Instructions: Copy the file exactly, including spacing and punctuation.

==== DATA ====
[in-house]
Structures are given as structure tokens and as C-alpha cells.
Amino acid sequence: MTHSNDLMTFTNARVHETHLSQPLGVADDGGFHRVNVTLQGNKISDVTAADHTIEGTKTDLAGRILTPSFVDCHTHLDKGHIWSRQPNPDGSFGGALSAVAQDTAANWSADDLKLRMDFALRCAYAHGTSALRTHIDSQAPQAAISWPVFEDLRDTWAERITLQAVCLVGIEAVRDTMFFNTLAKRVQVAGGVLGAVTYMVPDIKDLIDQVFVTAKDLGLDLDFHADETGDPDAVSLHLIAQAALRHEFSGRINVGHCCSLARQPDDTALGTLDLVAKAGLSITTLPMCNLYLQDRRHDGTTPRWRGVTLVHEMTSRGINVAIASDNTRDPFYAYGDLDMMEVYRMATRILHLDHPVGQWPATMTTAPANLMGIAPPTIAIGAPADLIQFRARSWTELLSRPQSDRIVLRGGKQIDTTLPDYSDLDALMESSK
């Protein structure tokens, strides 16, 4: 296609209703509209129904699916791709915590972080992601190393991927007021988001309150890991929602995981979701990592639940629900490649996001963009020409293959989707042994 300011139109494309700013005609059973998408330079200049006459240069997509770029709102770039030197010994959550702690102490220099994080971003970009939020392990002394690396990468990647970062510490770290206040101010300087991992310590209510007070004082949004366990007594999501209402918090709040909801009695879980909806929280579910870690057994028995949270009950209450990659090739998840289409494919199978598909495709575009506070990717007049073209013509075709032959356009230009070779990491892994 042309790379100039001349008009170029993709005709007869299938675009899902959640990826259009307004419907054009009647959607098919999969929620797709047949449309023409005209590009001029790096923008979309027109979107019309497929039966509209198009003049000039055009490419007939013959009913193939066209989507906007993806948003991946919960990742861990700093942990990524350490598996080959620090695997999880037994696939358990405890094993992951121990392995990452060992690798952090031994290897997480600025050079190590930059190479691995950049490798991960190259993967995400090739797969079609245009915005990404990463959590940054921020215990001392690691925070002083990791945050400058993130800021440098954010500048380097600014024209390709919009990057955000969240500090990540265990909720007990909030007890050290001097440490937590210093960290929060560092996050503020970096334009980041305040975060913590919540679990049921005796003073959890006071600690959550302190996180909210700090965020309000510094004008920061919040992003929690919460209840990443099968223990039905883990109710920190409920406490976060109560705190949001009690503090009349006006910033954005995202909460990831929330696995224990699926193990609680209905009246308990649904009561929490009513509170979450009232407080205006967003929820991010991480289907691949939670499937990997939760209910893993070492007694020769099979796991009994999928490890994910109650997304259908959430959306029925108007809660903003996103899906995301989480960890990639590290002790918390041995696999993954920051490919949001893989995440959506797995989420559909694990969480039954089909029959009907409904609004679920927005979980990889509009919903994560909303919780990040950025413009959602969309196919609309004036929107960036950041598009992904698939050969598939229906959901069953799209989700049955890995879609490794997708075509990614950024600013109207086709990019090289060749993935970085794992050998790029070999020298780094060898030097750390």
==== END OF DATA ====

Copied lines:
[in-house]
Structures are given as structure tokens and as C-alpha cells.
Amino acid sequence: MTHSNDLMTFTNARVHETHLSQPLGVADDGGFHRVNVTLQGNKISDVTAADHTIEGTKTDLAGRILTPSFVDCHTHLDKGHIWSRQPNPDGSFGGALSAVAQDTAANWSADDLKLRMDFALRCAYAHGTSALRTHIDSQAPQAAISWPVFEDLRDTWAERITLQAVCLVGIEAVRDTMFFNTLAKRVQVAGGVLGAVTYMVPDIKDLIDQVFVTAKDLGLDLDFHADETGDPDAVSLHLIAQAALRHEFSGRINVGHCCSLARQPDDTALGTLDLVAKAGLSITTLPMCNLYLQDRRHDGTTPRWRGVTLVHEMTSRGINVAIASDNTRDPFYAYGDLDMMEVYRMATRILHLDHPVGQWPATMTTAPANLMGIAPPTIAIGAPADLIQFRARSWTELLSRPQSDRIVLRGGKQIDTTLPDYSDLDALMESSK
């Protein structure tokens, strides 16, 4: 296609209703509209129904699916791709915590972080992601190393991927007021988001309150890991929602995981979701990592639940629900490649996001963009020409293959989707042994 300011139109494309700013005609059973998408330079200049006459240069997509770029709102770039030197010994959550702690102490220099994080971003970009939020392990002394690396990468990647970062510490770290206040101010300087991992310590209510007070004082949004366990007594999501209402918090709040909801009695879980909806929280579910870690057994028995949270009950209450990659090739998840289409494919199978598909495709575009506070990717007049073209013509075709032959356009230009070779990491892994 042309790379100039001349008009170029993709005709007869299938675009899902959640990826259009307004419907054009009647959607098919999969929620797709047949449309023409005209590009001029790096923008979309027109979107019309497929039966509209198009003049000039055009490419007939013959009913193939066209989507906007993806948003991946919960990742861990700093942990990524350490598996080959620090695997999880037994696939358990405890094993992951121990392995990452060992690798952090031994290897997480600025050079190590930059190479691995950049490798991960190259993967995400090739797969079609245009915005990404990463959590940054921020215990001392690691925070002083990791945050400058993130800021440098954010500048380097600014024209390709919009990057955000969240500090990540265990909720007990909030007890050290001097440490937590210093960290929060560092996050503020970096334009980041305040975060913590919540679990049921005796003073959890006071600690959550302190996180909210700090965020309000510094004008920061919040992003929690919460209840990443099968223990039905883990109710920190409920406490976060109560705190949001009690503090009349006006910033954005995202909460990831929330696995224990699926193990609680209905009246308990649904009561929490009513509170979450009232407080205006967003929820991010991480289907691949939670499937990997939760209910893993070492007694020769099979796991009994999928490890994910109650997304259908959430959306029925108007809660903003996103899906995301989480960890990639590290002790918390041995696999993954920051490919949001893989995440959506797995989420559909694990969480039954089909029959009907409904609004679920927005979980990889509009919903994560909303919780990040950025413009959602969309196919609309004036929107960036950041598009992904698939050969598939229906959901069953799209989700049955890995879609490794997708075509990614950024600013109207086709990019090289060749993935970085794992050998790029070999020298780094060898030097750390």